6 of 80 portraits of John Ruskin
- Extended catalogue entry
© National Portrait Gallery, London
by Sir Joseph Edgar Boehm, 1st Bt
Plaster cast, painted black , 1881
24 1/2 in. (622 mm) high
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Inscriptionback to top
Incised along right edge: ‘BOEHM fecit’;
on base: ‘JOHN RUSKIN’;
and on back: ‘Sir Joseph Edgar Boehm 1881’.
This portraitback to top
In 1879, following Ruskin’s resignation as Slade Professor of Art, friends in Oxford led by Dr Henry Wentworth Acland combined to commission a portrait statue for what had been named the Ruskin School of Drawing. The first stage in this process was to ask the sculptor Boehm to execute a bust. ‘I shall be only too glad to sit to Boehm anywhere and anytime he likes,’ Ruskin wrote in November 1879. ‘I suppose I shall have a line from him to-day or to-morrow, and will at once answer, making appointment.’  Sittings began almost at once, Ruskin travelling daily to Boehm’s studio in Kensington. He approved of the likeness, saying it was ‘yet more like’ than Hubert von Herkomer’s drawing (NPG 1336) although adding that ‘my eyes are a loss’ in the clay version.  But he also distanced himself from the project. ‘I have nothing whatever to do with any manner of self-exhibition,’ he wrote. ‘Dr Acland asked me to sit to Boehm, and I did, to please Acland and because I wanted to talk to Boehm … Portraits of anybody are the last thing I ever think of and my own would be the last of those…’ 
Joseph Edgar Boehm was appointed sculptor-in-ordinary to Queen Victoria in 1880 and subsequently knighted. He had been introduced to Ruskin by Thomas Carlyle in 1875, when Ruskin reported that Boehm was ‘such a duck – The very ideal of noblest intense Germanism – with the grey gleaming eye, and inexhaustible will – rationalism – imagination – and bodily vigour….’ At that time, Ruskin also expressed the wish that Boehm ‘will like me, and ask to do [sculpt] me – that will be ever so much better than if I ask him … But if he doesn’t, I will.’  In the event, no approach was made until Acland’s proposal in 1879.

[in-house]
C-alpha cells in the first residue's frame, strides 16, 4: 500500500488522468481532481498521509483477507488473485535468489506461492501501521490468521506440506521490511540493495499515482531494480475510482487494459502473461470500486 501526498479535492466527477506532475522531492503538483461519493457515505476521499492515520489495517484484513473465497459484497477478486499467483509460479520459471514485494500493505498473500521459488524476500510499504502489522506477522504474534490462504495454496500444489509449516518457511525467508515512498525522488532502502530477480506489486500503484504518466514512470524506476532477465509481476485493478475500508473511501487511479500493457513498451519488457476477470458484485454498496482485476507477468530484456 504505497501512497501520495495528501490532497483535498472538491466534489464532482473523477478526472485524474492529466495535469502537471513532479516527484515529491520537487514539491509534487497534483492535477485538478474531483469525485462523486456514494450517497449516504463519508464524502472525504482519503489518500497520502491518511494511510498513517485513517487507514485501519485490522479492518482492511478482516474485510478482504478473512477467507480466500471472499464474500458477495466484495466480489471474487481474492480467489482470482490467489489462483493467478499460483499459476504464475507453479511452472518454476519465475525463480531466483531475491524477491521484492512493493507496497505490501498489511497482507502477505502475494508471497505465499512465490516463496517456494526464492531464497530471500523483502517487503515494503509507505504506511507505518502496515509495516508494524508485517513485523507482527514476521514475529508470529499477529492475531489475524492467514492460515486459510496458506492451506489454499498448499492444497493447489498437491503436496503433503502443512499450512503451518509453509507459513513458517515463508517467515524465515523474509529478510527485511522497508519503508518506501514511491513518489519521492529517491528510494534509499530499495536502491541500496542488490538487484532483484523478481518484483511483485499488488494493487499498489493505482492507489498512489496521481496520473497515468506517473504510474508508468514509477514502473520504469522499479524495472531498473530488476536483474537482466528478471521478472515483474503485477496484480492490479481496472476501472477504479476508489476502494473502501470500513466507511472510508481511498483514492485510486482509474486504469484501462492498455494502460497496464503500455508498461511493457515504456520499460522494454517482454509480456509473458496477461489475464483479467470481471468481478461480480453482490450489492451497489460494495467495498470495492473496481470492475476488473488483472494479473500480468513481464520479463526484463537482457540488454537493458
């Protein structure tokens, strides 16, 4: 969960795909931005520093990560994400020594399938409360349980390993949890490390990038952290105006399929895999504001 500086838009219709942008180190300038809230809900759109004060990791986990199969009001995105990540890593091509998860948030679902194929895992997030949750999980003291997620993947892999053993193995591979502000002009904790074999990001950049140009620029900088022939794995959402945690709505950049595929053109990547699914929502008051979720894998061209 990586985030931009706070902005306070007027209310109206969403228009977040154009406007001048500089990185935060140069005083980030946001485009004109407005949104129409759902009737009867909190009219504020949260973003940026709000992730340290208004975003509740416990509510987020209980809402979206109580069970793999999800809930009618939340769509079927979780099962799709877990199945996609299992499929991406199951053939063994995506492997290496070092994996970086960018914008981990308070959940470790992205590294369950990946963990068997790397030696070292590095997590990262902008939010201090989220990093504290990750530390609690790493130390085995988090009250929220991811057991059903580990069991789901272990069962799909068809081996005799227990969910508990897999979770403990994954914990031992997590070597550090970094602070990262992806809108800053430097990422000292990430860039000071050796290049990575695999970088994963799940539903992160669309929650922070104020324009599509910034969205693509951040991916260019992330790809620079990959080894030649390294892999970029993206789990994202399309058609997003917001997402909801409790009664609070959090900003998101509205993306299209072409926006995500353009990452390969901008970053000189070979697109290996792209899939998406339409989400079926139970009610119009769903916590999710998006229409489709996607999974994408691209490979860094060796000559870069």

Recalling Ruskin’s sittings, in 1890 Boehm commented, ‘I never saw any face on which the character and the inside of a man was so clearly written. He can never have tried to dissimulate.’ 
Created in clay, the bust was apparently cast into terracotta with two such versions being exhibited in May 1880, at the Royal Academy (1635)  and at the University Galleries (now Ashmolean M., Oxford). Boehm also produced a full-length ‘sketch’ or maquette in clay, which was to be created life-size.  The subscription list, headed by Prince Leopold and promoted by Acland, was launched in Oxford on 25 May 1880. Insufficient funds were raised, however; instead a marble version of the bust (595mm high without base) was carved, either by Boehm or a workshop. This was presented in 1881 to the Ruskin School of Drawing and Fine Art, Oxford, and transferred thence in 2001 to the Ashmolean Museum (WA2001.18). Inscribed ‘Hanc Johannis Ruskin Hujusce scholae fundatoris Effigiem Amici posuerunt MDCCCLXXXI’,  it represents the portrait’s primary version.
According to Marion Harry Spielmann, the likeness has a hardness of expression, showing ‘something of a misanthrope’ and ‘the scholar, the thinker and the disputant, rather than the man’.